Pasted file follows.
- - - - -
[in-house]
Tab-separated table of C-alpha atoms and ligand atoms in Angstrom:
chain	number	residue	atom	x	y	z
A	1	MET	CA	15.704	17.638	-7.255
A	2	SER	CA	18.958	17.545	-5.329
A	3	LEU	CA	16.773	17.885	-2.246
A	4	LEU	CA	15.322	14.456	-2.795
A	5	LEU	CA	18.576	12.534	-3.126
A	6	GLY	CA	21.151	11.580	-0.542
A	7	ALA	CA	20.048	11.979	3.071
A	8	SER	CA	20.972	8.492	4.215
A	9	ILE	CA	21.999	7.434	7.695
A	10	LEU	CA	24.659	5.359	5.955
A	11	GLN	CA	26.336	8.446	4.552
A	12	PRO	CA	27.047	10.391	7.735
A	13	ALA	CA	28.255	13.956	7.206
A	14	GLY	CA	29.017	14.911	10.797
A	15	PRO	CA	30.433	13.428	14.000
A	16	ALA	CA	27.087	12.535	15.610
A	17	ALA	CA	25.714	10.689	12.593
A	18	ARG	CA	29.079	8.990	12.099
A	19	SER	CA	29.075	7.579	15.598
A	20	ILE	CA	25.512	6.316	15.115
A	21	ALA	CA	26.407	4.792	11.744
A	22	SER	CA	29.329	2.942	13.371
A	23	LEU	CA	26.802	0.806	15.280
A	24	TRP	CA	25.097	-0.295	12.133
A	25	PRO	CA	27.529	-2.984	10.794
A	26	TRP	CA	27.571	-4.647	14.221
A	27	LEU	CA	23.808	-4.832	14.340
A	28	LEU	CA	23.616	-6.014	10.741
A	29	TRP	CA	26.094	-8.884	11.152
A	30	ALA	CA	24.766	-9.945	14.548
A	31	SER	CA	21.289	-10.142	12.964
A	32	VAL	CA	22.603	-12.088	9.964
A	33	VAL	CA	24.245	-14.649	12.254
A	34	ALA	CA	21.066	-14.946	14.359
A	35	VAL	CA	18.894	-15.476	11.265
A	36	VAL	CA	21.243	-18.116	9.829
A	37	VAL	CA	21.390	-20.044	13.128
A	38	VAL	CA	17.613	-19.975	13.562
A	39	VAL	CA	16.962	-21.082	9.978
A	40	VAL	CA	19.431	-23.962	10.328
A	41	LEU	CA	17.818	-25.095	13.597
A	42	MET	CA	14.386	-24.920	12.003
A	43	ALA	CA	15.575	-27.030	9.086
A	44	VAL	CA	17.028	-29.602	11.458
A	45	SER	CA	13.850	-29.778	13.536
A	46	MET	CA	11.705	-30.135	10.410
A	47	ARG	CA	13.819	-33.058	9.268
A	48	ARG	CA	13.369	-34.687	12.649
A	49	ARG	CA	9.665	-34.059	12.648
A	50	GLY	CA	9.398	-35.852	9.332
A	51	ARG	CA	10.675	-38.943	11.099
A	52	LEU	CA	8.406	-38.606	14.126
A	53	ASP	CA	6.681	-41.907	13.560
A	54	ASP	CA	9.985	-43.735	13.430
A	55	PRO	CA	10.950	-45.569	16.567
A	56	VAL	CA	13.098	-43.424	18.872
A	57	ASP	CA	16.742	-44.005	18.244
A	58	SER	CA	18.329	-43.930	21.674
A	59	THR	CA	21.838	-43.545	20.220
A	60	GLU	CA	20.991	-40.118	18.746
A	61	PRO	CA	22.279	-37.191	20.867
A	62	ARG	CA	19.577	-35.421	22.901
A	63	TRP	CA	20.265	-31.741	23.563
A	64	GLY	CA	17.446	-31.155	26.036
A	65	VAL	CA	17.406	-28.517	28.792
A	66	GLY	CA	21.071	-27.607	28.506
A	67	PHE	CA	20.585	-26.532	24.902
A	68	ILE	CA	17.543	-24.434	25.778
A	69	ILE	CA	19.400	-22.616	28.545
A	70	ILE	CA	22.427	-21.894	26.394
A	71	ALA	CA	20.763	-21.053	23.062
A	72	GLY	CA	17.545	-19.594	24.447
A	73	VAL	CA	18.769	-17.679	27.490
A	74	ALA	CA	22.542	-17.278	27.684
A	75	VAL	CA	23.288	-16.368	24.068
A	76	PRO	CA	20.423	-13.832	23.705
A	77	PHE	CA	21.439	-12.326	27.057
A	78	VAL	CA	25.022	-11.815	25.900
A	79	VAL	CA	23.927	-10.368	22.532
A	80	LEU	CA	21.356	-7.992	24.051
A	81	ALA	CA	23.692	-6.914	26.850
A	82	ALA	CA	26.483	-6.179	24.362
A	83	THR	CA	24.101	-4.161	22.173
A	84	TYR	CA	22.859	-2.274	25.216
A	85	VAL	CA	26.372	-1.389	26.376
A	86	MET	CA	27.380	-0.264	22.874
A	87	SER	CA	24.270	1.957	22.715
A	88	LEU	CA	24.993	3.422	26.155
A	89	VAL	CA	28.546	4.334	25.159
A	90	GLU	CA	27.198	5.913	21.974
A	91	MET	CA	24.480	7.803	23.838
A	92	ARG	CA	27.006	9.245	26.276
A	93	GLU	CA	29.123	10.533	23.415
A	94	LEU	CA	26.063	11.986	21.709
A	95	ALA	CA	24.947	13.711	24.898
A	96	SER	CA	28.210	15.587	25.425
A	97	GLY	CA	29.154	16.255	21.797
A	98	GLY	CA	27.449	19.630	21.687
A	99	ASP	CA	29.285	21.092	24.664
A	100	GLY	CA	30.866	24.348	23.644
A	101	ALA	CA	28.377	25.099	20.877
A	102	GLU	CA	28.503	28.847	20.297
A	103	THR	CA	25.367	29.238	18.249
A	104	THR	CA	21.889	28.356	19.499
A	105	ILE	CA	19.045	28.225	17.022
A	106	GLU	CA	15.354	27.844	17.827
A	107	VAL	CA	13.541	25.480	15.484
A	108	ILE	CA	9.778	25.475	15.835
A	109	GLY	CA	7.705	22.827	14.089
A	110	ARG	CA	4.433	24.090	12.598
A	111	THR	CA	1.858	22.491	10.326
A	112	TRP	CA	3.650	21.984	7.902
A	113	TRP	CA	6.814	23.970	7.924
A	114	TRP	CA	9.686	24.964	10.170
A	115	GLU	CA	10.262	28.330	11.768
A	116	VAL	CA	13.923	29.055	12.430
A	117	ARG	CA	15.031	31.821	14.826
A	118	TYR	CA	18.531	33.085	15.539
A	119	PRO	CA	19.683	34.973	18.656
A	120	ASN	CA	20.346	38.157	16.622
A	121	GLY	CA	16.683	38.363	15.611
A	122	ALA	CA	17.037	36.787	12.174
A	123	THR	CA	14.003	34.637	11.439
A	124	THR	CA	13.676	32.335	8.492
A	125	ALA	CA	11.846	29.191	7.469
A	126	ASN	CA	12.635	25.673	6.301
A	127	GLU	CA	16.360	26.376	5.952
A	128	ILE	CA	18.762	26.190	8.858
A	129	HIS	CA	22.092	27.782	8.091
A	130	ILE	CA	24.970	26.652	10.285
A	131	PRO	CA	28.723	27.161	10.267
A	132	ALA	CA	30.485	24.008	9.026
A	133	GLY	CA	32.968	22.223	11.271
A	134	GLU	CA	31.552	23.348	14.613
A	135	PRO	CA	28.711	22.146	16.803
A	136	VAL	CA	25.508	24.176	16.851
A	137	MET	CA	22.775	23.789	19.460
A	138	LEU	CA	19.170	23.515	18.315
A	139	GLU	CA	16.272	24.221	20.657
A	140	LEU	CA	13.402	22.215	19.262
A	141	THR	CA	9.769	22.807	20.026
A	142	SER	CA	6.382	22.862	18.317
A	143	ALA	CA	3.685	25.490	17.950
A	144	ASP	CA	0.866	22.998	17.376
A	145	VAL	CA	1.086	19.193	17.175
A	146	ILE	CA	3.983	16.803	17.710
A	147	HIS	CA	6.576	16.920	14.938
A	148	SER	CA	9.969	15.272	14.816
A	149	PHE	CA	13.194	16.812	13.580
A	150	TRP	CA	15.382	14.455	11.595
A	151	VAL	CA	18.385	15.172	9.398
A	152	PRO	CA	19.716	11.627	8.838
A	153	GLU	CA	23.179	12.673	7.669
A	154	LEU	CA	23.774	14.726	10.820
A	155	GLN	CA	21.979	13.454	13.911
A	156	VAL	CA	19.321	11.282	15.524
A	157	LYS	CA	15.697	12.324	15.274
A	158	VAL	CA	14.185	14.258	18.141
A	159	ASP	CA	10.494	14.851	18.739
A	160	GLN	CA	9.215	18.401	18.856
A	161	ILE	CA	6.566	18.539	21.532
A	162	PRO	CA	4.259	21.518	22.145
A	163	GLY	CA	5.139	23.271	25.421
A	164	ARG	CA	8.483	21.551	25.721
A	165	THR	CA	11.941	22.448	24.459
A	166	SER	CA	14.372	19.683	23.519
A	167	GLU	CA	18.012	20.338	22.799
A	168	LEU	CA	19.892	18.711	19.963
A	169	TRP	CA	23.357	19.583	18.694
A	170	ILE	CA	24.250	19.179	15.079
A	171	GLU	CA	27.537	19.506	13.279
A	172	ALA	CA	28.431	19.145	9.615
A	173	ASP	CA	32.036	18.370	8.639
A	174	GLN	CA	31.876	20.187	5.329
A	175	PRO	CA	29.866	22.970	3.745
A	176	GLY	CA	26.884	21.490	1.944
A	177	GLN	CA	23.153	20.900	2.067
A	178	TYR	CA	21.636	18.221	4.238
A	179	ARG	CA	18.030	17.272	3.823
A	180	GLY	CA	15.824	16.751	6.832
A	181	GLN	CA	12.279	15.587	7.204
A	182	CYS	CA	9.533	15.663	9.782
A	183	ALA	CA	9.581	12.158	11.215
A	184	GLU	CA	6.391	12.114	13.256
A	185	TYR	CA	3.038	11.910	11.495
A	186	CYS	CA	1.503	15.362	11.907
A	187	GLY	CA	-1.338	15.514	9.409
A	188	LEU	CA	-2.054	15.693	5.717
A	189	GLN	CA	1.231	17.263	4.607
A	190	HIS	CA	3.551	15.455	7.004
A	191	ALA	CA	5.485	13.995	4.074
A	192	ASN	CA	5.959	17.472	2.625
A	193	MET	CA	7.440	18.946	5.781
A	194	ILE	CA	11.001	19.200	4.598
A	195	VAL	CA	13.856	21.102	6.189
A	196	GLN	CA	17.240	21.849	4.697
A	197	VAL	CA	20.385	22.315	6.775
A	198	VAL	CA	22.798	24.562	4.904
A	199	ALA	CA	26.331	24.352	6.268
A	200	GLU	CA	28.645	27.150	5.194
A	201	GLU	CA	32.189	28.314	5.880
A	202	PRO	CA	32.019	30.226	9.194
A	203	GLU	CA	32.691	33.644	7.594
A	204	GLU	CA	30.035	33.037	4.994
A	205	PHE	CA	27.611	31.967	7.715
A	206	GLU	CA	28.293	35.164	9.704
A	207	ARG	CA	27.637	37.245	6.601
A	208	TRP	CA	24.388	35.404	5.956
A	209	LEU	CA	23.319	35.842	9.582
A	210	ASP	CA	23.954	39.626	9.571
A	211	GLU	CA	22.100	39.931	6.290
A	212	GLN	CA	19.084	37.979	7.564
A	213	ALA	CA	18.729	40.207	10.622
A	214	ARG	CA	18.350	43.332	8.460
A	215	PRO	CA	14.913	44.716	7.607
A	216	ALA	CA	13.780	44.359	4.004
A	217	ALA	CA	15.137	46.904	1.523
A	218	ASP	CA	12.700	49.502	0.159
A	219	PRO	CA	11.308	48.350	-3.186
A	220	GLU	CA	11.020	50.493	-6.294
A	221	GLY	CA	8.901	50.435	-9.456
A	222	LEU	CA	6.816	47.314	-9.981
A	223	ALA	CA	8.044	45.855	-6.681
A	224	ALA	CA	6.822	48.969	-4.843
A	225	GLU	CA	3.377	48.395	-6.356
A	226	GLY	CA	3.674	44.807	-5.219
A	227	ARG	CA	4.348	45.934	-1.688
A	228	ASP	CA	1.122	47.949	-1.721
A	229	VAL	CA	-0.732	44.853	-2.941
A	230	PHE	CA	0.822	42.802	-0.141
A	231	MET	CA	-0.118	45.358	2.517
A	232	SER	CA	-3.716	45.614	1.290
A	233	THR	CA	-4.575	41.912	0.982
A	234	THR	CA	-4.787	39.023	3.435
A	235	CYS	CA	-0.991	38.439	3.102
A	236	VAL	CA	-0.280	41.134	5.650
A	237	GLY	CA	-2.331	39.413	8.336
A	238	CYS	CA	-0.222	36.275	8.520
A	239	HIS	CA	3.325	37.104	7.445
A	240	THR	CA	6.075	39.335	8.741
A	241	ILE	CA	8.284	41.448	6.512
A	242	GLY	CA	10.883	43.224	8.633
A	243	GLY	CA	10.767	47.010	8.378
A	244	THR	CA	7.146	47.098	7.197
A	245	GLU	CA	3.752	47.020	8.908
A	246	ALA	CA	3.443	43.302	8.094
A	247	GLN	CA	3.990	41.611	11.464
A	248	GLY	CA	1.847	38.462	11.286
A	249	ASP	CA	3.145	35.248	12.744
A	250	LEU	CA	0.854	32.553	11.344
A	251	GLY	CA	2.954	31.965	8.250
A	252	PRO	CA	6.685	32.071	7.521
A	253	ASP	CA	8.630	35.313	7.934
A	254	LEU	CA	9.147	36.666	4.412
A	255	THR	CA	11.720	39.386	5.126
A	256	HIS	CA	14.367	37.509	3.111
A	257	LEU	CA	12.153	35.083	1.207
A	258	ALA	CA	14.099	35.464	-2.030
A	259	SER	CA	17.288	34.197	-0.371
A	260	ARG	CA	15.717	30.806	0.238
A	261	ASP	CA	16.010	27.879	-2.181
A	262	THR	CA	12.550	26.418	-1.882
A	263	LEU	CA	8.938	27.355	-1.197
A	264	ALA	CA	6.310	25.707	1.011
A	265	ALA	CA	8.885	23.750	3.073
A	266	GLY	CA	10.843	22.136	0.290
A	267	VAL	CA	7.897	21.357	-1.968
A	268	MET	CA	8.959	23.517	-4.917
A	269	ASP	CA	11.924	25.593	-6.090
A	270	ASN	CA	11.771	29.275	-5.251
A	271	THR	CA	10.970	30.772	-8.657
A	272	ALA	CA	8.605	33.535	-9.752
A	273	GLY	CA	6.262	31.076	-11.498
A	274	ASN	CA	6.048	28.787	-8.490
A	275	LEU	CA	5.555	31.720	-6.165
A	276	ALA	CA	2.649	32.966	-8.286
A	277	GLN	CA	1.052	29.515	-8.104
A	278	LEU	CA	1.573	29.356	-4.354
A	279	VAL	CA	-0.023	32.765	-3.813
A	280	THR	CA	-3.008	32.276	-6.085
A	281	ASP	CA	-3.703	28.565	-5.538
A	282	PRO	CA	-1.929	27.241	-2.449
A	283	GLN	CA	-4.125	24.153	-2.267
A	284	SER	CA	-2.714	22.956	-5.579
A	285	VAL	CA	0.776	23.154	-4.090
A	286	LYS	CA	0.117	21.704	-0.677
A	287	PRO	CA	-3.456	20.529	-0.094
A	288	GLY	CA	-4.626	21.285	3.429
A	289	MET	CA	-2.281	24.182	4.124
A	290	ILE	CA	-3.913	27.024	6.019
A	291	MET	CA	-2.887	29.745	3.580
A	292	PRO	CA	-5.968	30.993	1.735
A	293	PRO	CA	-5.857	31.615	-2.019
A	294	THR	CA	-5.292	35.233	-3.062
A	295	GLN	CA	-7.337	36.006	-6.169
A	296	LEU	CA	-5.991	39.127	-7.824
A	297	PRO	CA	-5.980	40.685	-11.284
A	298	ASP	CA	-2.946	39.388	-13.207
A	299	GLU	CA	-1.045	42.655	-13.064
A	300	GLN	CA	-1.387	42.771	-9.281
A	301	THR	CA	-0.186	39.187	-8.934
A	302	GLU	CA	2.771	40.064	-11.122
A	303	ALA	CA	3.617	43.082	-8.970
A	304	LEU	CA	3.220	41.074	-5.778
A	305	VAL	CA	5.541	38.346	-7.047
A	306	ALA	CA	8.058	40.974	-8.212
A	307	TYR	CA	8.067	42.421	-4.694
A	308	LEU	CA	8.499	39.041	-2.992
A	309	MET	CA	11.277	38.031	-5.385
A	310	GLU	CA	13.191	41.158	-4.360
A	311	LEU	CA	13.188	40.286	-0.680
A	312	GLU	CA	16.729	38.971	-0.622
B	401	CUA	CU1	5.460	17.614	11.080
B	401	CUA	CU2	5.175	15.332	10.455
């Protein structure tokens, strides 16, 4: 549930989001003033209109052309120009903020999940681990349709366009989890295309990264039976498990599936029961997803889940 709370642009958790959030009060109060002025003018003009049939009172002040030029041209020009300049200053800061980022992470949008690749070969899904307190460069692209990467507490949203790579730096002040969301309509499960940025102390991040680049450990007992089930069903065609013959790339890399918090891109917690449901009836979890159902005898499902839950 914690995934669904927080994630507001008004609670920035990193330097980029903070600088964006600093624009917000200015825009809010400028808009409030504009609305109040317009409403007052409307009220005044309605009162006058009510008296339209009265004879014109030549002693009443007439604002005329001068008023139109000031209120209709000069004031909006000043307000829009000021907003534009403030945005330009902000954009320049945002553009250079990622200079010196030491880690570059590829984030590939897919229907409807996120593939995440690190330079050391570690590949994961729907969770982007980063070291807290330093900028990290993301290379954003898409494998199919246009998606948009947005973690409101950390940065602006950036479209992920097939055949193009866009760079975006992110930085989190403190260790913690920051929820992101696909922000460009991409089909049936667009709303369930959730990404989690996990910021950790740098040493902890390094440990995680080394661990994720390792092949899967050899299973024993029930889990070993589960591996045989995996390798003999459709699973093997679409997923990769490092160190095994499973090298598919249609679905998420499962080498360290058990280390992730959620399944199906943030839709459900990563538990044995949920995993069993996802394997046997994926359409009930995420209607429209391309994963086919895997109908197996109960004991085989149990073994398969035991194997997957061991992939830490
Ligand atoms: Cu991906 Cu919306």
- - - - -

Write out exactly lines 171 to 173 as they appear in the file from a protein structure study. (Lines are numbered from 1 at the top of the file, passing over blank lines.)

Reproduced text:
A	168	LEU	CA	19.892	18.711	19.963
A	169	TRP	CA	23.357	19.583	18.694
A	170	ILE	CA	24.250	19.179	15.079